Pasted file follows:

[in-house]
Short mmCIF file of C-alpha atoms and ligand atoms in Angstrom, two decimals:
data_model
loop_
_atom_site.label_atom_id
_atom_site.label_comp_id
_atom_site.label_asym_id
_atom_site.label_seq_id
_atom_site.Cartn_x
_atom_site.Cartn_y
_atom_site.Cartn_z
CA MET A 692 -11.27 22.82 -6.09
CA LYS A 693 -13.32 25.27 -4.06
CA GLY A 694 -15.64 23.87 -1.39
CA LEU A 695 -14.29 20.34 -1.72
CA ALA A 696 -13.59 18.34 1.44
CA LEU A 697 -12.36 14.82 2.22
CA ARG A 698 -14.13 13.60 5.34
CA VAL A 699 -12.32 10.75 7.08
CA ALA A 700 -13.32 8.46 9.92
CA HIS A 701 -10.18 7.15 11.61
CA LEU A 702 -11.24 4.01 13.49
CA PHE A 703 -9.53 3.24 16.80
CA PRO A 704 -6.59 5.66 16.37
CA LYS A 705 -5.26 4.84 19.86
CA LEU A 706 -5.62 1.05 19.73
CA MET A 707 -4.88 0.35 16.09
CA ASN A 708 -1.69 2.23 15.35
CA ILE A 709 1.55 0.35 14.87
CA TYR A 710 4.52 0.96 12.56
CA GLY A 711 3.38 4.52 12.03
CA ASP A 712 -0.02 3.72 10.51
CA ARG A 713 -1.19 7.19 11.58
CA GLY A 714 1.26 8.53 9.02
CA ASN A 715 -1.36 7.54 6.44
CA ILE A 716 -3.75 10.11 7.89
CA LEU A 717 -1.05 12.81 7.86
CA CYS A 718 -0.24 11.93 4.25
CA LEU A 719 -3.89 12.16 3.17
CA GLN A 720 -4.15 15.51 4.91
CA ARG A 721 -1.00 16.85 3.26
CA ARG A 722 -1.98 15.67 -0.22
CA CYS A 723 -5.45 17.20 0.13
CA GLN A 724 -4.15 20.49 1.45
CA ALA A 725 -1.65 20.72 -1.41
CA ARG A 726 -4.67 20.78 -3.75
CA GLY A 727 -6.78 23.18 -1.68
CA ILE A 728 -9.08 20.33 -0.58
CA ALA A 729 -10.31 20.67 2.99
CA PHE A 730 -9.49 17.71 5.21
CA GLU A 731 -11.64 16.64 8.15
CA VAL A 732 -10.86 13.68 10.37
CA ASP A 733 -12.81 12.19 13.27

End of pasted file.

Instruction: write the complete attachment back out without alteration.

[in-house]
Short mmCIF file of C-alpha atoms and ligand atoms in Angstrom, two decimals:
data_model
loop_
_atom_site.label_atom_id
_atom_site.label_comp_id
_atom_site.label_asym_id
_atom_site.label_seq_id
_atom_site.Cartn_x
_atom_site.Cartn_y
_atom_site.Cartn_z
CA MET A 692 -11.27 22.82 -6.09
CA LYS A 693 -13.32 25.27 -4.06
CA GLY A 694 -15.64 23.87 -1.39
CA LEU A 695 -14.29 20.34 -1.72
CA ALA A 696 -13.59 18.34 1.44
CA LEU A 697 -12.36 14.82 2.22
CA ARG A 698 -14.13 13.60 5.34
CA VAL A 699 -12.32 10.75 7.08
CA ALA A 700 -13.32 8.46 9.92
CA HIS A 701 -10.18 7.15 11.61
CA LEU A 702 -11.24 4.01 13.49
CA PHE A 703 -9.53 3.24 16.80
CA PRO A 704 -6.59 5.66 16.37
CA LYS A 705 -5.26 4.84 19.86
CA LEU A 706 -5.62 1.05 19.73
CA MET A 707 -4.88 0.35 16.09
CA ASN A 708 -1.69 2.23 15.35
CA ILE A 709 1.55 0.35 14.87
CA TYR A 710 4.52 0.96 12.56
CA GLY A 711 3.38 4.52 12.03
CA ASP A 712 -0.02 3.72 10.51
CA ARG A 713 -1.19 7.19 11.58
CA GLY A 714 1.26 8.53 9.02
CA ASN A 715 -1.36 7.54 6.44
CA ILE A 716 -3.75 10.11 7.89
CA LEU A 717 -1.05 12.81 7.86
CA CYS A 718 -0.24 11.93 4.25
CA LEU A 719 -3.89 12.16 3.17
CA GLN A 720 -4.15 15.51 4.91
CA ARG A 721 -1.00 16.85 3.26
CA ARG A 722 -1.98 15.67 -0.22
CA CYS A 723 -5.45 17.20 0.13
CA GLN A 724 -4.15 20.49 1.45
CA ALA A 725 -1.65 20.72 -1.41
CA ARG A 726 -4.67 20.78 -3.75
CA GLY A 727 -6.78 23.18 -1.68
CA ILE A 728 -9.08 20.33 -0.58
CA ALA A 729 -10.31 20.67 2.99
CA PHE A 730 -9.49 17.71 5.21
CA GLU A 731 -11.64 16.64 8.15
CA VAL A 732 -10.86 13.68 10.37
CA ASP A 733 -12.81 12.19 13.27